The morning of the class, it was just me and Meghna, a Singaporean housewife who had never tried Vietnamese food before moving to Saigon with her husband. The pace of the class was lighthearted as we plied Chef Luyen, who has quite good English, with our questions. We learned that peanut butter, while considered a breakfast food in most countries, is used in lots of Vietnamese sauces. Also that the best quality fish sauce is 60% fish sauce, 30% water and 10% salt. While any kind of fish can be used, the best is anchovy, and is why Vietnamese fish sauce is better than Thai (made with sardines) or Cambodian (made with shrimp) varieties. Aged / fermented in wooden barrels for a year, it can be used for 2 years after.
In no time, we set out bringing the day’s 3-course menu to life: fresh spring rolls with prawn, pork and rice noodles with a black bean and peanut dipping sauce, green mango salad with baby spinach and grilled chicken sate and finally fried rice with lotus seeds, prawns and vegetables all wrapped up in a lotus leaf.
While some of the dishes were more assembling than cooking (for instance, all the ingredients for the fresh spring rolls were pre-prepared and just needed to be rolled up), all the dishes were visually appealing with vibrant colors and a variety of textures.
My favorite had to be the contemporary take on mango salad, especially with the spicy, sweet and sour dressing and the addition of a local vegetable translated as crab herb (cang cua), which added a light, delicate freshness to the dish.
Here’s how it’s made:
Sweet and Sour Dressing
2 1/2 tablespoons sugar
1 tablespoon + 1 teaspoon fish sauce
3 1/2 tablespoons rice vinegar
1 teaspoon minced garlic
1 small red chili de-seeded and minced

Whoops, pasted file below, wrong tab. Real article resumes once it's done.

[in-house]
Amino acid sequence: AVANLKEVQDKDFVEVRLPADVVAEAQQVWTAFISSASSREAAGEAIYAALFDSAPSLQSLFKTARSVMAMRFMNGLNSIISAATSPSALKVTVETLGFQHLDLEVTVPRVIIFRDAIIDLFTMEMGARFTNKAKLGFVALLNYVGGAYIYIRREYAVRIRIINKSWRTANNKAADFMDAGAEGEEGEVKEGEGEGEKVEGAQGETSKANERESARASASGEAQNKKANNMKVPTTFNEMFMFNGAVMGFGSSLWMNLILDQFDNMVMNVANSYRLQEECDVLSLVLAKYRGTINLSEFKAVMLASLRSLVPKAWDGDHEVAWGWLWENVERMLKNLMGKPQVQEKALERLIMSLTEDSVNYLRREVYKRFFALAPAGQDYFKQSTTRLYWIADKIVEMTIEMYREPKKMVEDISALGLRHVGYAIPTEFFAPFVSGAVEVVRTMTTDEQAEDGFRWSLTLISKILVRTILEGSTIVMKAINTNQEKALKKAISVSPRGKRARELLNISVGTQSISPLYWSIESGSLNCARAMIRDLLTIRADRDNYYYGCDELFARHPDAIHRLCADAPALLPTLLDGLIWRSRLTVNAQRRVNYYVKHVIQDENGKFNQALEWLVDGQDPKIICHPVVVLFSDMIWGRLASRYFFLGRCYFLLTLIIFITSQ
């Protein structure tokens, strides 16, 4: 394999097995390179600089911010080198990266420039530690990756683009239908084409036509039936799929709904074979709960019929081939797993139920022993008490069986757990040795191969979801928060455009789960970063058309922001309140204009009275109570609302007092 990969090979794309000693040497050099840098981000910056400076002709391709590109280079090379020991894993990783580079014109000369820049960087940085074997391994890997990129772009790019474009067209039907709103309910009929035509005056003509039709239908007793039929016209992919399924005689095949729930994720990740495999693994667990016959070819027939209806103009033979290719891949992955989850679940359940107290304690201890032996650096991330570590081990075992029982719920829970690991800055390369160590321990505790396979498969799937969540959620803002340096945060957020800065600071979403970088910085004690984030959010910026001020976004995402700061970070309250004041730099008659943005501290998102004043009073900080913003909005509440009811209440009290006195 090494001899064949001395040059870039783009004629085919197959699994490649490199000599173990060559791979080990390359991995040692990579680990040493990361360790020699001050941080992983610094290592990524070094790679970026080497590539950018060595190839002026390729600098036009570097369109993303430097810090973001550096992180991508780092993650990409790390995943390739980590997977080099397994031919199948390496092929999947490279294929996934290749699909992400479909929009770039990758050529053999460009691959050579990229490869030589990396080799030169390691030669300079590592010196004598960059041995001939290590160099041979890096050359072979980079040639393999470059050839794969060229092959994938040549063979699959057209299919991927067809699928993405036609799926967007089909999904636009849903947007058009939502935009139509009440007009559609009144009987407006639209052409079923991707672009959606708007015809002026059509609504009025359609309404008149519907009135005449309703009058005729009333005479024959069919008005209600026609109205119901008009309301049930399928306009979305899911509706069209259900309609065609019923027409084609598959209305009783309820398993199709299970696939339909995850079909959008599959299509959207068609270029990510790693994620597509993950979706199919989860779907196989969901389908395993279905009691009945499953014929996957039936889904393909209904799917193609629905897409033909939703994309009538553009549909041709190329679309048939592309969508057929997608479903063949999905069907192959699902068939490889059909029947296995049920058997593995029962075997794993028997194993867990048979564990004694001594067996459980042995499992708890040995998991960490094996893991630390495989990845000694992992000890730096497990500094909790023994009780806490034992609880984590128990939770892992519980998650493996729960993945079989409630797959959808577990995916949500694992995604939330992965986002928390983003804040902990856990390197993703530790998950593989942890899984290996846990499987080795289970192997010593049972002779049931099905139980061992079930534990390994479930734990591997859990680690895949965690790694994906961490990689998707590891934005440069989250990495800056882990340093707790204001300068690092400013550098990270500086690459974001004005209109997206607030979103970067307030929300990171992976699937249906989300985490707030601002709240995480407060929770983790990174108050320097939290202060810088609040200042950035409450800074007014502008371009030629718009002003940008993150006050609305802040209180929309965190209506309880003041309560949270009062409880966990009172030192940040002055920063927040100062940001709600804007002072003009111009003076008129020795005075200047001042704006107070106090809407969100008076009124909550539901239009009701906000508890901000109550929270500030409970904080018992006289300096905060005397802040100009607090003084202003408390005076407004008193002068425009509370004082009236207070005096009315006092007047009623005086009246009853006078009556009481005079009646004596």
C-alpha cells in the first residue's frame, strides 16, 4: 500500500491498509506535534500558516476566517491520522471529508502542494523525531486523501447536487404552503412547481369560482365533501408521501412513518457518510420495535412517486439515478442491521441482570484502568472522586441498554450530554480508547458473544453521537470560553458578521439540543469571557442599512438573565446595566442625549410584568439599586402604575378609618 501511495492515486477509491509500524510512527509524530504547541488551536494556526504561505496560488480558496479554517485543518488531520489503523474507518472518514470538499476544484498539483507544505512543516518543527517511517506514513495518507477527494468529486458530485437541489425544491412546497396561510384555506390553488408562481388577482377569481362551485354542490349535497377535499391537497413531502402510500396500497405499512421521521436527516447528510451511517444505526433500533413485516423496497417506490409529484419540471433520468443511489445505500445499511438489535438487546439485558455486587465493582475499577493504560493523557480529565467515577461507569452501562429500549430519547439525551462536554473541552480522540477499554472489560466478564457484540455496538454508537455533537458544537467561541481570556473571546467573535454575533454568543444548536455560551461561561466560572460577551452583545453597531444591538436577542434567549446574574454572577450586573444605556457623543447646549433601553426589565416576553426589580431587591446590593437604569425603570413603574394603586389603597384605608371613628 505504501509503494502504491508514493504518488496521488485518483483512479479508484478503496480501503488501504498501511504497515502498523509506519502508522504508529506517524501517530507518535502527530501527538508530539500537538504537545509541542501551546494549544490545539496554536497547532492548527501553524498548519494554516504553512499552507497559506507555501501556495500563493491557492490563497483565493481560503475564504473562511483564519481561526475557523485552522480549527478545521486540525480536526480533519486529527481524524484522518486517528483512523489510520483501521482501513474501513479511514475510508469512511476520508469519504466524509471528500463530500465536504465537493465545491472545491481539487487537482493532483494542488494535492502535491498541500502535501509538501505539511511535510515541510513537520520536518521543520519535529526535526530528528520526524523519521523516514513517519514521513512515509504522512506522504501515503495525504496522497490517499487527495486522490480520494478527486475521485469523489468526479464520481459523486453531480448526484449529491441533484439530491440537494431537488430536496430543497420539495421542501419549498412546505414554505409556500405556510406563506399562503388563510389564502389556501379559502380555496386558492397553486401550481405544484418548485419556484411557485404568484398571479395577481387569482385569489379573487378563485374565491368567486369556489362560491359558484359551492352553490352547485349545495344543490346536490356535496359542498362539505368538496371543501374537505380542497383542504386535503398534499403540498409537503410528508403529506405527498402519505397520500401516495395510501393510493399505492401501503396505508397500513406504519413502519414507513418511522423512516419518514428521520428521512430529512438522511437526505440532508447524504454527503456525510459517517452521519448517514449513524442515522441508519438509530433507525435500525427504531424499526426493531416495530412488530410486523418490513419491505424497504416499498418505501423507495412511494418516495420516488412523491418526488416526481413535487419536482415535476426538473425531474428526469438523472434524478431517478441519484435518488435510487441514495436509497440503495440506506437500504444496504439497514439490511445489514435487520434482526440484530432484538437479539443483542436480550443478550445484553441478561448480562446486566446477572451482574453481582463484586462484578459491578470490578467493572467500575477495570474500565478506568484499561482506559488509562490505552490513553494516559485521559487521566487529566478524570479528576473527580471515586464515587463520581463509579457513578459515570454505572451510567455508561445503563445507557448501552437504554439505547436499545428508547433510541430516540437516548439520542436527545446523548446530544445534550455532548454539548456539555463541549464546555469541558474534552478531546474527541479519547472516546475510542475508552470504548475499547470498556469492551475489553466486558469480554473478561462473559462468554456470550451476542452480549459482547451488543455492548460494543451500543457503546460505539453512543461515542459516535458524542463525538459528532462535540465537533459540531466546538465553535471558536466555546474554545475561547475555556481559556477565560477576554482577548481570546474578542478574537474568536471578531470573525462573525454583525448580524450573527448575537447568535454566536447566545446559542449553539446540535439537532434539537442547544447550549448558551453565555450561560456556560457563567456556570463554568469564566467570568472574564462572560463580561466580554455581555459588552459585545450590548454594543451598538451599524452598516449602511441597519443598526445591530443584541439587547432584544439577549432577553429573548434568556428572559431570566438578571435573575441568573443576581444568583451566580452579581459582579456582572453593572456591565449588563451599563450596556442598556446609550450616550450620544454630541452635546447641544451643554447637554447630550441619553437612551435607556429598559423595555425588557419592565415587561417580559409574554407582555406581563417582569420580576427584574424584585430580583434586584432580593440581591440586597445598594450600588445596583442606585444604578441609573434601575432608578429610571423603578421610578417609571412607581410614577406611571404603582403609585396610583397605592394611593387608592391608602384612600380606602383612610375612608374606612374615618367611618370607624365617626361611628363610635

Mix all ingredients together until sugar is completely dissolved. Set aside.
4 chicken thighs, boneless and skin removed
1/2 tablespoons chili sate (2 small spicy chillies, 1 clove garlic, 1 tablespoon oil)
2 cloves of shallots, peeled and chopped
2 pinches of black pepper
1 teaspoon fish sauce
2 tablespoons oil
Prepare the sate by combining ingredients and stir-frying for 2 minutes with a pinch of salt. Set aside. Marinate chicken with all ingredients and set aside for 20 minutes. Chargrill, cool, and cut into 4cm slices. Set aside.
160g crunchy mango, julienned
80g carrots, julienned
40g red capsicum (peppers), julienned
80g cang cua herb
60g baby spinach
40g shallots, peeled and finely chopped, with rice vinegar
Vietnamese basil, roasted peanuts
Mix all ingredients and top with slices of chicken and crushed peanuts. Add dressing just before serving.
For the final dish, we made a lotus fried rice, complete with crunchy lotus seeds. The wow factor came when we lined a bowl with a lotus leaf, tipped the rice into it and folded it over to make a kind of lotus-leaf package. After leaving it for a few minutes to infuse the rice with the scent of lotus, we slit open the package, releasing the tantalizing steam in a fanciful presentation.
After each dish, we had some time to taste what we had just made. Iced tea or water was included.
All together, I appreciated the attention to presentation. I attribute this to both of the main chefs having 5 star hotel backgrounds (hailing from the Caravelle and Sofitel / Intercontinental). I can see these complex yet unintimidating dishes served at a colorful dinner party amongst friends.
Just after noon, the final course was served – a tart passion fruit custard (prepared for us), after which we were given a little recipe booklet. Kudos to Saigon Cooking Class – where food meets art!
How to book: See the school’s easy to navigate website, www.saigoncookingclass.com. Now through September 16, enjoy reduced rates on the half-day gourmet tour at USD 40 (regularly USD 45.50). Classes without the market visit are USD 35 (regularly USD 39.5). But if you haven’t been to the market with a local before, I’d highly recommend it (market tours only available in the morning). Classes are busiest on Sundays and in the mornings with an average of 8-12 participants (half that in the afternoons). The menu changes daily and I saw dishes that I’d want to learn on every menu.
Disclosure: While I was a guest at the Saigon Cooking Class, as always, the opinions expressed on this blog are solely mine.